I’ve been GETTING IT DONE and that’s not a bad habit!

21 Mar

ImageContrary to popular belief, I have not been run into the ground by an accumulation of bad habits, I have actually been silenced in my blogging recently by my complete and perfect obsession with my new job at GET IT DONE.  My apologies for having apparently disappeared off the face of the cyber earth, I promise not to desert you again, as I have rather missed these sharings and out-pourings of passion and interest.

Please allow me to introduce to you my new baby; GET IT DONE.  GET IT DONE is an online platform set up by a friend of mine here in Amsterdam.  It is an attempt to change the way in which we view and donate to charitable organisations.

Everyone knows and understands how frustrating it is to be guilt-tripped into giving money by the can-shakers who force depressing facts and figures in our faces on a daily basis of how many children worldwide do not have access to fresh water/school/medical supplies etc, how many villages in the rural developing world live under the poverty threshold and fight for recognition of the simplest of human rights and how many people globally can still literally call their life a quest for survival.

GET IT DONE wants to change that depressing and negative image into a fresh, young and positive one. We want to put an end to that feeling of ‘us’ and ‘them’, to the ‘poor South’ versus the ‘rich West’.  We understand that everyone on this planet just wants the same things; to be able to lead a healthy and happy life.  However, we also understand that circumstances sometimes prevent people from being able to achieve that dream.

Enter GET IT DONE.  We are a community.  We have set up a website which features projects all over the world.  Small-scale projects with a budget of less than 10,000 EUROS.  The idea is that through social media, stories can be told where personal connections exist and hence passion runs true.  You will be able to support a small scale project and see the results for yourself.  All the projects will be completed within a year and you will be kept up to date of developments personally through Facebook and your E-mail.  The idea is that we can all mobilise our friends, family and colleagues into supporting a project and thus not only get the good karma that comes with thinking of others but also a sense of satisfaction that you GOT IT DONE.

I shall give you an example; my personal story.  Since I stopped working as a barrister on the child-soldier case at the International Criminal Court, I have been involved with various charities dealing with young people who have come into conflict with the law in Africa.  This started with War Child, where many projects were being set up to help the young people who had been involved with the brutal civil wars in Congo, Uganda and Sudan.  It was a great opportunity but I felt like a tiny little speck of dust trying to get noticed in a land-fill site of rubbish.  As most of you know, I am not very good at not being noticed; a small fish in a big pond.  Time to look for a smaller pond, I thought.  I then moved to another charity called Young in Prison, where I started to co-ordinate a project in Malawi for young men and boys who were incarcerated in deplorable conditions in Lilongwe and the surrounding area.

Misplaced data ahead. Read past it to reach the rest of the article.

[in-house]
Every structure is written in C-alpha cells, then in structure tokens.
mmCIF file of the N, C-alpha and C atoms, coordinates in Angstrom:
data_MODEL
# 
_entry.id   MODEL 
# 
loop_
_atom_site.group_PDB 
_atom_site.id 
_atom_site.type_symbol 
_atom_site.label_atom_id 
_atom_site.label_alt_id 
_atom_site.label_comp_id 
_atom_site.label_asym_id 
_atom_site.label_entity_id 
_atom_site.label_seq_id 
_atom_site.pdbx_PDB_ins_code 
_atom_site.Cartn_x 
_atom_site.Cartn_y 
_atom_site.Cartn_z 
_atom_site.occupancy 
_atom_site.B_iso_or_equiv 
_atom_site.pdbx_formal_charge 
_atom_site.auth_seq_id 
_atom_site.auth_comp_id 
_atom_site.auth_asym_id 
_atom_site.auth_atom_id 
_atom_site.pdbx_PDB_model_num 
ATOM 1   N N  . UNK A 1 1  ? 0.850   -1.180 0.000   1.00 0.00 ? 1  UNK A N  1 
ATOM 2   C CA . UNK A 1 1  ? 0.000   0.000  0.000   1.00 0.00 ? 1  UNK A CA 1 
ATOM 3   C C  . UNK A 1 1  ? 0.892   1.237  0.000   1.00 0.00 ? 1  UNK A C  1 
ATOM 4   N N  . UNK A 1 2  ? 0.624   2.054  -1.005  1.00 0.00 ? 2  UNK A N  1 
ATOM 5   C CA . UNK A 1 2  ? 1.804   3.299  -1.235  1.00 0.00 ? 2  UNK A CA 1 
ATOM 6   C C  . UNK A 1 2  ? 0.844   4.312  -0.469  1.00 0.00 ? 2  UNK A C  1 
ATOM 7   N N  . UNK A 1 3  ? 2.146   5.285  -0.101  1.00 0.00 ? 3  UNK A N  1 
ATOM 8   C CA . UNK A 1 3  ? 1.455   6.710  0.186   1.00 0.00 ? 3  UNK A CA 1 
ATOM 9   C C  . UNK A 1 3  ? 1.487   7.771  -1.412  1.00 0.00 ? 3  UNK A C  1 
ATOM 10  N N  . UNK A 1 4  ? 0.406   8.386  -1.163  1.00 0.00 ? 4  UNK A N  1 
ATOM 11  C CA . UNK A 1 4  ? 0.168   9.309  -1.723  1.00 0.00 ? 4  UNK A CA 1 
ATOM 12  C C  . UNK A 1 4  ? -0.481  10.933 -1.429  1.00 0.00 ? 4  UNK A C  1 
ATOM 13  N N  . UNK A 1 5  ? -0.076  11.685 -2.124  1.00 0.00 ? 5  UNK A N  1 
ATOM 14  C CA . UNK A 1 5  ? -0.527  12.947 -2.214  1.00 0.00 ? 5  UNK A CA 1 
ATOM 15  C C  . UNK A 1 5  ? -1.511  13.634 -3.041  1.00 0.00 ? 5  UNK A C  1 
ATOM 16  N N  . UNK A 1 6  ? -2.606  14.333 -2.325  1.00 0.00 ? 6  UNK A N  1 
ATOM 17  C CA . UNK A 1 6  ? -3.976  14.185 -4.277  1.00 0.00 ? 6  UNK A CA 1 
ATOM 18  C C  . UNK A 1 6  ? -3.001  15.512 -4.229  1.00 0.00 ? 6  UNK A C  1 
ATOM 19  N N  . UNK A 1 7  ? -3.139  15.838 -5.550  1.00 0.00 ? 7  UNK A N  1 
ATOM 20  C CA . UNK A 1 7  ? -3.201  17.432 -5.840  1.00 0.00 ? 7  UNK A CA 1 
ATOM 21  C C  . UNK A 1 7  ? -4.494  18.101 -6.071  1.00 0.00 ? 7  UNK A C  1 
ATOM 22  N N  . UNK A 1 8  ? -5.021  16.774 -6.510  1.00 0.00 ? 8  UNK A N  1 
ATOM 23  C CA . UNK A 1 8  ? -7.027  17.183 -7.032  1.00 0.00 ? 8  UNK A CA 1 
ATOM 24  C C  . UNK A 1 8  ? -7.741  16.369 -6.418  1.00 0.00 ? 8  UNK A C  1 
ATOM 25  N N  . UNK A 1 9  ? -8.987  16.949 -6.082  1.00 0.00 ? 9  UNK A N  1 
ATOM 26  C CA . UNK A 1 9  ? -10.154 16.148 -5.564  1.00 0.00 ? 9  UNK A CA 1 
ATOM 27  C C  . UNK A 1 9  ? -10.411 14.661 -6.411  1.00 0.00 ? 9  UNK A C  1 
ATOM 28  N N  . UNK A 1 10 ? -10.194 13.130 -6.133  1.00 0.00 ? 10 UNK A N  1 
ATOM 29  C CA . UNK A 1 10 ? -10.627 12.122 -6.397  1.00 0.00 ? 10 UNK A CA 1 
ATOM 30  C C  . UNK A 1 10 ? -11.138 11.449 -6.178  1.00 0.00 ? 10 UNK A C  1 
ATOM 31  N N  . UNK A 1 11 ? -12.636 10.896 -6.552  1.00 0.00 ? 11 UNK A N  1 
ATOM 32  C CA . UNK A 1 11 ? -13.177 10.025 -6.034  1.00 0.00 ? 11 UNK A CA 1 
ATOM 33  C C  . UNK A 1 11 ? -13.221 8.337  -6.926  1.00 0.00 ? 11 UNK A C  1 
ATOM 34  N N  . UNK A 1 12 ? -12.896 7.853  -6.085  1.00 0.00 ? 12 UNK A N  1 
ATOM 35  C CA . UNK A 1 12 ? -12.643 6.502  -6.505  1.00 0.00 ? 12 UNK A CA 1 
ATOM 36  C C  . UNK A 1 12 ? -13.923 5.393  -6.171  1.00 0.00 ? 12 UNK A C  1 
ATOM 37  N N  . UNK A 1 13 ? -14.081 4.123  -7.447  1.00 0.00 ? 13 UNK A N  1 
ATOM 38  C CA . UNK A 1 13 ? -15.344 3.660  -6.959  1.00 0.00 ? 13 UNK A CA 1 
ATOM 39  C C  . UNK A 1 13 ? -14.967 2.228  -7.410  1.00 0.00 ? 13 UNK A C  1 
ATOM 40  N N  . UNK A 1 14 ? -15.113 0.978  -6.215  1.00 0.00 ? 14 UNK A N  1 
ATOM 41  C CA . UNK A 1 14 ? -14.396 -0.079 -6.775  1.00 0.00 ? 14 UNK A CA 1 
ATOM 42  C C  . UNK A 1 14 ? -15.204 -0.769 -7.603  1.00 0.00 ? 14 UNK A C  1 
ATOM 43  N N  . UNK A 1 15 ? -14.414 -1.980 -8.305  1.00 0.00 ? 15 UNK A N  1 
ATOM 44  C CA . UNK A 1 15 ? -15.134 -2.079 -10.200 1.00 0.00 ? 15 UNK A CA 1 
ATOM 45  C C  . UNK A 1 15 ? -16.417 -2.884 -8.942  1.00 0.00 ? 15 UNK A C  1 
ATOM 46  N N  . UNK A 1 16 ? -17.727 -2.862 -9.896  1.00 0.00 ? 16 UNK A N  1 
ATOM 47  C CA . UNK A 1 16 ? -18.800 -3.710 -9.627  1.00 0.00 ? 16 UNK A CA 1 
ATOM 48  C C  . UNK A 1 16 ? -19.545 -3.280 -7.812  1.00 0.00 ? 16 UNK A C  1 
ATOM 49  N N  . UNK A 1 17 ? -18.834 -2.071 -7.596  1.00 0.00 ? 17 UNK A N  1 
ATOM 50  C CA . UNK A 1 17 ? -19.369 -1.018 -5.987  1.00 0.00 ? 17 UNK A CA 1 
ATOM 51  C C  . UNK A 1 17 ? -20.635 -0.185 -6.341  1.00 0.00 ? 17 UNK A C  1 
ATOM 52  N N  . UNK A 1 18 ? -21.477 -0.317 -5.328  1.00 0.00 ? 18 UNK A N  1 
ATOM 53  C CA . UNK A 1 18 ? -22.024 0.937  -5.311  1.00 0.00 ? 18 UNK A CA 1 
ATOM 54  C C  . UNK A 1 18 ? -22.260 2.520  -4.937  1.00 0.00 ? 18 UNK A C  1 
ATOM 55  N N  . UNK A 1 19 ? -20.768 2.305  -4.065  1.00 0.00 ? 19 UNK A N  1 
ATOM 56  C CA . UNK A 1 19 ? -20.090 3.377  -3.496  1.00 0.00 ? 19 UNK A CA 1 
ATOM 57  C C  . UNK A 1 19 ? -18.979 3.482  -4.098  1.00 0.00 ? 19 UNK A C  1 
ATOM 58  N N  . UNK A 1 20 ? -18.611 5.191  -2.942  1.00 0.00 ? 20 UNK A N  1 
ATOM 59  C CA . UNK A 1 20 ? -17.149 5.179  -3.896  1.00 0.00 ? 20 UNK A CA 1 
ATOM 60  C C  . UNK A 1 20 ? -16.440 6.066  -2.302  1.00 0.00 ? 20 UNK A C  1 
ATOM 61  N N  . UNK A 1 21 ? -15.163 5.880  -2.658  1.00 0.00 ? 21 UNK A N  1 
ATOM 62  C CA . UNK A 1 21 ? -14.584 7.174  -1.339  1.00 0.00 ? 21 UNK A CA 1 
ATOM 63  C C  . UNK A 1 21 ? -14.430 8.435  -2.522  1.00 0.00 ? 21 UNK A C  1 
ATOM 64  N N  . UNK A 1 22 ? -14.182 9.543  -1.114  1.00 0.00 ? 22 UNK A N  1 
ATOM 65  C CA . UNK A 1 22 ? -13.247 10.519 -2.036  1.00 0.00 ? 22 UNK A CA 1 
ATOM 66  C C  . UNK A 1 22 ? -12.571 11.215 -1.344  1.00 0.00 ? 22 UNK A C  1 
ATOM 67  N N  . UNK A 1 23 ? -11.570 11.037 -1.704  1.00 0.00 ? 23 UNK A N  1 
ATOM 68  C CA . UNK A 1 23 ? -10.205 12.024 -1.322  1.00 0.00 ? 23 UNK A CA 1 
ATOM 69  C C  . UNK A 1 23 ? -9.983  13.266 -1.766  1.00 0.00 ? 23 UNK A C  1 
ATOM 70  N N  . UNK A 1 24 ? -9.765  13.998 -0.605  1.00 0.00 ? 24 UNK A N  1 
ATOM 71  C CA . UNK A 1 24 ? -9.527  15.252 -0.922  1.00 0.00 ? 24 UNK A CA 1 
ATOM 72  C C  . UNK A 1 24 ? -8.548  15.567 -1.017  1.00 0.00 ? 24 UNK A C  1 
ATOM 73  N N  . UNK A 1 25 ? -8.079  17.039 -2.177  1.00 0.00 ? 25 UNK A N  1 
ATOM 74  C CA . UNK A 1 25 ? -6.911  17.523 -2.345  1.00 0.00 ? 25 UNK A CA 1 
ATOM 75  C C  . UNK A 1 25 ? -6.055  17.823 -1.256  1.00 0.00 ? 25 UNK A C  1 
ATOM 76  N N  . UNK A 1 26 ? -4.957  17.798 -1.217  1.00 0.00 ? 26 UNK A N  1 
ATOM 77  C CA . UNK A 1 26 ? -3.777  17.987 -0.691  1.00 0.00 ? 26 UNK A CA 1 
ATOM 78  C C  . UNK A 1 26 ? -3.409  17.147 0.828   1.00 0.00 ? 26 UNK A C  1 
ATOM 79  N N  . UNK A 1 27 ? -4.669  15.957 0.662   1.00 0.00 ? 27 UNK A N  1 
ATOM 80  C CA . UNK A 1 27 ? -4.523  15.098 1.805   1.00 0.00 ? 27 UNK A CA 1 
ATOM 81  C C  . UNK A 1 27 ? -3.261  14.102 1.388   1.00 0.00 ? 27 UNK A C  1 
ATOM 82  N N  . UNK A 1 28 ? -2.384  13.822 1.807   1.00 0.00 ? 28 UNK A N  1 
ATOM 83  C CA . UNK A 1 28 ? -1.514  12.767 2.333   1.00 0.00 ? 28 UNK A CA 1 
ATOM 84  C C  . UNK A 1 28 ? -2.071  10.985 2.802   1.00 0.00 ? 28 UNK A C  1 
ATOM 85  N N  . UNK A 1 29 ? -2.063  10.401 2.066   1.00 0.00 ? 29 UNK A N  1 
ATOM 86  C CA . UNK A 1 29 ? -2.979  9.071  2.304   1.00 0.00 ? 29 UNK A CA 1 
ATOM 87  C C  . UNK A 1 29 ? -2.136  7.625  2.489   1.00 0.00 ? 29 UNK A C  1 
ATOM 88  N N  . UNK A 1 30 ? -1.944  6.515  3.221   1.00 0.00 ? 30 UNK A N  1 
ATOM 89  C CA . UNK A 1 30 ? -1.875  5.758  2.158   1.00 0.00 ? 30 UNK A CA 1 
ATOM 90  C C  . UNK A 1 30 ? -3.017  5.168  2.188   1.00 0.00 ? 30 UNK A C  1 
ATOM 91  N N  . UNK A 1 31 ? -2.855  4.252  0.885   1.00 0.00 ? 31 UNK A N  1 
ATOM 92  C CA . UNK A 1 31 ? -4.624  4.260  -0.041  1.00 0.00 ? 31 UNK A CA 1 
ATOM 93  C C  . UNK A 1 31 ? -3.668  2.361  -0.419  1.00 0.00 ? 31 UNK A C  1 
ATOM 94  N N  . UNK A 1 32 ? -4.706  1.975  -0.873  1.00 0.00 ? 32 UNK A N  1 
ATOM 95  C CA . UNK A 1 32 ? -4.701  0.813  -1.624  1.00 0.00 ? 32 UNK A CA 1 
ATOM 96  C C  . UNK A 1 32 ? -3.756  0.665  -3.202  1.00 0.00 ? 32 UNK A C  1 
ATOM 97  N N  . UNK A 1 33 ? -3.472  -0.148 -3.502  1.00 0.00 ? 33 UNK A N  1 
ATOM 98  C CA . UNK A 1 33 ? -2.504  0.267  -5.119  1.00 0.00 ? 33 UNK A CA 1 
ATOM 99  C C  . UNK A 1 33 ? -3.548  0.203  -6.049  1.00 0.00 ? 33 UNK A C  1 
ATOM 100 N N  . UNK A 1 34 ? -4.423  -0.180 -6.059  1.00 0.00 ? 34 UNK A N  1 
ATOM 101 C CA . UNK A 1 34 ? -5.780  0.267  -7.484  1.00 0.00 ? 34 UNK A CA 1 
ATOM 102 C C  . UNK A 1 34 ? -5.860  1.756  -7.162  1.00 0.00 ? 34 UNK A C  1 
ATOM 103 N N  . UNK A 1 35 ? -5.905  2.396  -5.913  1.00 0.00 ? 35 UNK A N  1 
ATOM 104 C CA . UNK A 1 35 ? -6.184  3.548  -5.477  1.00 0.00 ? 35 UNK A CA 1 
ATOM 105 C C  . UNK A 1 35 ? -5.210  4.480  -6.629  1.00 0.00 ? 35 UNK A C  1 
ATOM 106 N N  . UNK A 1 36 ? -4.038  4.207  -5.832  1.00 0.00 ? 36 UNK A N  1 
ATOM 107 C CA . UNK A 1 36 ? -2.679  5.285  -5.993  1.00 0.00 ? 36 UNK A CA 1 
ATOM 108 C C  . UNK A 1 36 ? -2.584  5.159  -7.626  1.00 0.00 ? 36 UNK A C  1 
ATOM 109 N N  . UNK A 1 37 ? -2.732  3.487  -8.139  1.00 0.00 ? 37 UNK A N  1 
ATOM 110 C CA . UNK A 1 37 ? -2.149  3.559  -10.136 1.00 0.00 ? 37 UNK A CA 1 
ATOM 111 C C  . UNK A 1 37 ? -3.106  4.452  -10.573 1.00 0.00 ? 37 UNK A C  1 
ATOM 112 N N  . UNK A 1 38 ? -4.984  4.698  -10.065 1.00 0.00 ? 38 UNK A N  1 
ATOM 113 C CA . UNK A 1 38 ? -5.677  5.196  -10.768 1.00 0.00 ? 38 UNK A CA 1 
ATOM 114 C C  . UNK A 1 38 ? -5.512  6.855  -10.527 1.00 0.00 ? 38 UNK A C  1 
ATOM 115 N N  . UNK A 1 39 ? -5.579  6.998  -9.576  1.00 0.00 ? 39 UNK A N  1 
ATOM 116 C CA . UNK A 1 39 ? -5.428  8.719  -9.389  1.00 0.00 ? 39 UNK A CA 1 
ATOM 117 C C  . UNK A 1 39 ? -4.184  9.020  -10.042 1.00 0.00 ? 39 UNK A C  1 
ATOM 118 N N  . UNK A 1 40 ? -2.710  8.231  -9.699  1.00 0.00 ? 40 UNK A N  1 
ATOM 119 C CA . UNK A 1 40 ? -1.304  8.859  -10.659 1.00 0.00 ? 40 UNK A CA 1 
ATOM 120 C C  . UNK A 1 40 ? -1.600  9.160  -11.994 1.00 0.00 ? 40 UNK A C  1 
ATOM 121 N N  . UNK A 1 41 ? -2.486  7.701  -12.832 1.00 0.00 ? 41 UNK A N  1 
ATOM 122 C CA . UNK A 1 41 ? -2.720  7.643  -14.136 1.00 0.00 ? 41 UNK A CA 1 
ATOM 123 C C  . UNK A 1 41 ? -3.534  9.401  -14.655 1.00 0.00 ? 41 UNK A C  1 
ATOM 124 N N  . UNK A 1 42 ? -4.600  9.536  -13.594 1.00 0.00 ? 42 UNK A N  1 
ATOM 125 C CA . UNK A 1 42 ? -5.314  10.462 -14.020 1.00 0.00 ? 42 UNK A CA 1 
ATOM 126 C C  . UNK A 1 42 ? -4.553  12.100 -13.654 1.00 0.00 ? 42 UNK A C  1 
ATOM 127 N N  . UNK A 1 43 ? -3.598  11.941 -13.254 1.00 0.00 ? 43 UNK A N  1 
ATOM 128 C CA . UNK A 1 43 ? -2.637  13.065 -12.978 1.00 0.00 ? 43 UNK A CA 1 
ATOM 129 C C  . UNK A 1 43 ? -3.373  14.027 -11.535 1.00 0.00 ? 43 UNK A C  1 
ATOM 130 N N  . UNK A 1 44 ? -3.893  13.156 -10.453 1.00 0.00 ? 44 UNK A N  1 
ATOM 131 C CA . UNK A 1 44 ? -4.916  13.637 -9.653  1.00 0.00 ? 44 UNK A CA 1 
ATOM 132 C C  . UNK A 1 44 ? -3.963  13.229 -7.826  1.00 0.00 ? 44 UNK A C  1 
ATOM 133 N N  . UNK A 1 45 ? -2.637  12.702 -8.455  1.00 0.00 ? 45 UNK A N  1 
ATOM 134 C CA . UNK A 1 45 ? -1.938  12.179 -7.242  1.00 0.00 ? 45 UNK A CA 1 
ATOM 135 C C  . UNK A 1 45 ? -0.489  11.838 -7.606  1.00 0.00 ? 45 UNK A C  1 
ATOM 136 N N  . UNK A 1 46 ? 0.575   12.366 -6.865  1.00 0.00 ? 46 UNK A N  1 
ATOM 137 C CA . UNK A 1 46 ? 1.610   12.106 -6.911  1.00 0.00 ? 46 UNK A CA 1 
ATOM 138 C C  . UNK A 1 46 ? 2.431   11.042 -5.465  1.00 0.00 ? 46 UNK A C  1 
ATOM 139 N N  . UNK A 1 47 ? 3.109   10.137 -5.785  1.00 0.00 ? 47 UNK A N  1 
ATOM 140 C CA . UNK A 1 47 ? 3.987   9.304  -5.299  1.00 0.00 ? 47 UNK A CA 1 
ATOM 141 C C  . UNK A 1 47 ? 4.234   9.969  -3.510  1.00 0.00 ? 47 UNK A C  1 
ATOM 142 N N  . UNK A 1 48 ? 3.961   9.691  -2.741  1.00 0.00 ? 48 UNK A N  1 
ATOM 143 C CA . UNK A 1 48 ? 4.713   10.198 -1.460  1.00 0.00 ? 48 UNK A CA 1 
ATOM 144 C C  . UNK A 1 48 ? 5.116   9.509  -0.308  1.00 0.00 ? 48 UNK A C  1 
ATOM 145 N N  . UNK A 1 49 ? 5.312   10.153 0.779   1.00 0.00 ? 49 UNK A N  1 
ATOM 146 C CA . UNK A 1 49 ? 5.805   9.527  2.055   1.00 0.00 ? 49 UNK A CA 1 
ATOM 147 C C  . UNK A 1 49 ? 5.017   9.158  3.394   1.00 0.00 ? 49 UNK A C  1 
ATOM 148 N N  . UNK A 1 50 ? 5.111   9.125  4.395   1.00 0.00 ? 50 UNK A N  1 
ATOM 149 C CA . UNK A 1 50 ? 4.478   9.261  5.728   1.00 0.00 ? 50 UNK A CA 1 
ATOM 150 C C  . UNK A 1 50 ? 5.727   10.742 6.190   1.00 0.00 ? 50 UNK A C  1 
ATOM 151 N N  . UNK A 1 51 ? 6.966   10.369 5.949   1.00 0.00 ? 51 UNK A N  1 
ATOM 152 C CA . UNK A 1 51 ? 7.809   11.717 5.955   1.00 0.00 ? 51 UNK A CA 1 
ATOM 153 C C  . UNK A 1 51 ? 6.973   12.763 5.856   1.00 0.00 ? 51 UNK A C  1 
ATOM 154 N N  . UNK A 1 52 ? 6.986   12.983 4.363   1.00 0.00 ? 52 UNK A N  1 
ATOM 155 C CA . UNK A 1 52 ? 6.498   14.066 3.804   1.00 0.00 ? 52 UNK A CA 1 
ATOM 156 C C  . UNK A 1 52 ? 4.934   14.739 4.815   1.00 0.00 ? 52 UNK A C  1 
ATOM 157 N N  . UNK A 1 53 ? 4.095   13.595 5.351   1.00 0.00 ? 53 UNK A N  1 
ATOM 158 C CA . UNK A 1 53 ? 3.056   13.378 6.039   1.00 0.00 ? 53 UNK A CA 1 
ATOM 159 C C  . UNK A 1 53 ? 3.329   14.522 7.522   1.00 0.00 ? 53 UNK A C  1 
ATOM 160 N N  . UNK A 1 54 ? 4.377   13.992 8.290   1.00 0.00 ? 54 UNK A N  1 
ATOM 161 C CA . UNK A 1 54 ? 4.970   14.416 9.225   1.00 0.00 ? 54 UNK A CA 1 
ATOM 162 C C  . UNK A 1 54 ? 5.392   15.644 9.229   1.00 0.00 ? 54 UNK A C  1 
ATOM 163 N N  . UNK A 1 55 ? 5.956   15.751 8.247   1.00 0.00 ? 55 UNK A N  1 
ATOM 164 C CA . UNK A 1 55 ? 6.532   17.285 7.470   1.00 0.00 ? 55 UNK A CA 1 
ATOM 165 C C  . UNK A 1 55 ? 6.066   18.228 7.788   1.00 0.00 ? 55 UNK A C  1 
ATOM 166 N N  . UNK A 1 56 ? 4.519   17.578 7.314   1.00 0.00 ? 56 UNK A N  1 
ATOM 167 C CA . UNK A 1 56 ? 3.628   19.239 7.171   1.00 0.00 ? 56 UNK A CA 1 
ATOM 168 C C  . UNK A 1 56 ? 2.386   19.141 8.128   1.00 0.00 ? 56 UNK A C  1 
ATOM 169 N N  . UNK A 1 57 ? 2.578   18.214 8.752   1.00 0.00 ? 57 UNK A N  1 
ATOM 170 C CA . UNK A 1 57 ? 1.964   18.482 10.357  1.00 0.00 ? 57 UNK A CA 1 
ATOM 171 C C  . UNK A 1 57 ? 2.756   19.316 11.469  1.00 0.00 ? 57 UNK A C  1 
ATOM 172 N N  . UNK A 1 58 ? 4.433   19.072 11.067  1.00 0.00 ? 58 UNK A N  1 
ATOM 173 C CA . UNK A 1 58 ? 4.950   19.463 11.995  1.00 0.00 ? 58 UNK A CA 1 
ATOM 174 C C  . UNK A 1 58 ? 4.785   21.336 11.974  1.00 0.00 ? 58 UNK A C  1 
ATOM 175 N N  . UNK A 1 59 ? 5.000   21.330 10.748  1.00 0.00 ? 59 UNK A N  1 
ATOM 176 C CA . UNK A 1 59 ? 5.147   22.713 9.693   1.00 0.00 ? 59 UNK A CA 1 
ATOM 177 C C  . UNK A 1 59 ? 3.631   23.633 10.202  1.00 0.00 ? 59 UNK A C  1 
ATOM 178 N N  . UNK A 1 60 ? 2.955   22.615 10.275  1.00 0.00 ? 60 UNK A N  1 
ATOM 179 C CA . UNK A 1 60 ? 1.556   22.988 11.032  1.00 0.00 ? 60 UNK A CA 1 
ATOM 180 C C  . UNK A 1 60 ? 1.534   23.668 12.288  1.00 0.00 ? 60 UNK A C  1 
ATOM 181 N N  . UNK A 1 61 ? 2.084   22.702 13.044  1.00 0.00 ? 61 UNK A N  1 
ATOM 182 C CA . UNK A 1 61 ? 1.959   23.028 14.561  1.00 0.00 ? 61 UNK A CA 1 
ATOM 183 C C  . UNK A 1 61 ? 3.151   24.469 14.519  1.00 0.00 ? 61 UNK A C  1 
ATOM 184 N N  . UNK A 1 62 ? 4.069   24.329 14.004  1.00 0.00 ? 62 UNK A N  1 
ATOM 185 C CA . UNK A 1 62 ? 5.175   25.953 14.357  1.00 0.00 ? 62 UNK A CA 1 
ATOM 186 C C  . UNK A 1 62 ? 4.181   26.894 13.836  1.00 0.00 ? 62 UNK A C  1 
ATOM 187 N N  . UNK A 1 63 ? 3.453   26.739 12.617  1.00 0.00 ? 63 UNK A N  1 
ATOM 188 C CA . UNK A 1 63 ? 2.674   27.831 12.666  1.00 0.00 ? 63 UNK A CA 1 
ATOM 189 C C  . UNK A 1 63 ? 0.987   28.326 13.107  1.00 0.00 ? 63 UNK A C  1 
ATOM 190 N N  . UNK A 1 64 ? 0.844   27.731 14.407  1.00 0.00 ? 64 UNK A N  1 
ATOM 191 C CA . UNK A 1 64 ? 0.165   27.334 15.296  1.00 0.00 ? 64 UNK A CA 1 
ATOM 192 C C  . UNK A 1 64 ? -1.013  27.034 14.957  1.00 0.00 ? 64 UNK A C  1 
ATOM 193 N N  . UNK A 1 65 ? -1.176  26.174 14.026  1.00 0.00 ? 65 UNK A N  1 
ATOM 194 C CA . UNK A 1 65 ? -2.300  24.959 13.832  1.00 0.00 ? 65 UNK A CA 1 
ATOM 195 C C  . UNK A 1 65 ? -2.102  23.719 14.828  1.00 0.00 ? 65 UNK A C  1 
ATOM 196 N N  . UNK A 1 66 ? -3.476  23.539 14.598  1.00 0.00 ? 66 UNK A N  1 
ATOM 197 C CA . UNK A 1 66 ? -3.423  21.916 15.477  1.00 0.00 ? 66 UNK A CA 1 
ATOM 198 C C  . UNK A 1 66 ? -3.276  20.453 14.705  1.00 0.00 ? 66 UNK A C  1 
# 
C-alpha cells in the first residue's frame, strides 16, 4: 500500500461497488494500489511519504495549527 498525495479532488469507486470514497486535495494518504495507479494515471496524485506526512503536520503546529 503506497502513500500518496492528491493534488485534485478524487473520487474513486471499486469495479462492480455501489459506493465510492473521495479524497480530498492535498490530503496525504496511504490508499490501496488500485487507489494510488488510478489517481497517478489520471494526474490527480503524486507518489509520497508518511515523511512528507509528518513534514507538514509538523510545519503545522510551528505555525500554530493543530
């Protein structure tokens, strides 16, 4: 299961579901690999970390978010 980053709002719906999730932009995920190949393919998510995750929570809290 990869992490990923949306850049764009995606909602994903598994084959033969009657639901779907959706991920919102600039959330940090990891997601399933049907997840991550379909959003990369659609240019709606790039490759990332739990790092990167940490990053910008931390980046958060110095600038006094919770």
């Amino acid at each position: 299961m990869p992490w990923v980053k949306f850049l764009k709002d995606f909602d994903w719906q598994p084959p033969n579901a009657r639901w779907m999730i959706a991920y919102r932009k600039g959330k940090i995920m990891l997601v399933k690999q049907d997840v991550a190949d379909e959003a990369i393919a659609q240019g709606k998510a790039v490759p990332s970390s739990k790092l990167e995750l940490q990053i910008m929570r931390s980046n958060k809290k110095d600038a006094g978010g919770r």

With a colleague, I co-ordinated a programme in 2 prisons in Malawi which centered around the idea that creativity was the key to liberation.  Now, I do believe that this is essentially true,  That disadvantaged children and youth can gain immensely from the opportunity to express themselves freely and creatively.  However, I again felt like I wanted a tangible result.  I wanted to be able to point to something that I had achieved and say to myself, this is what I have been working on, this is what I have helped to produce.  I spoke at length with my contact in Malawi, Gayighayi Mfune Mathews, who even came over to Amsterdam for a conference where we discussed what developments we could make to the programme.  At the crux of every conversation, is the big question of sustainability.  I did not, and neither did Young in Prison, want to support a project which was simply a money-giving project.  We talked and talked…

The old parable states,

Give a man a fish and he will eat for a day, teach that man how to fish and he will eat for life” 

ImageHa ha!  Lightbulb moment!  Malawi is a strange country for the reason that despite its land-locked geography, the inland waters are teaming with fresh water fish!  Opportunity knocks!  Most, if not all the boys incarcerated in the prisons there have no skills whatsoever.  They are locked up and punished for several years for the minor crimes of theft and burglary; survival crimes.  This is not a country where you see gang criminality, violent attacks and sophisticated offences. No.  This is a country where a 14 year old orphan on the streets, steals a bicycle left outside a street vendors stall and pinches it out of sheer frustration.  The proceeds of the sale of that stolen bicycle will probably keep him alive another week or two.

 As an old colonial country, Malawi does have the remnants of a very established legal procedure, they purport to have the rule of law.  In reality, there are less than a handful of qualified lawyers trying to deal with the over-flow and back log of criminal cases.  Papers get lost, identities get confused, boys get locked up for more than 6 months before even seeing the inside of a court room let alone being tried/convicted or sentenced for an allegation of crime.  In the interim, they are sat festering in disgustingly dirty cells with no running water, no electricity and no education.  Health issues are problematic and many prisoners suffer with preventable diseases.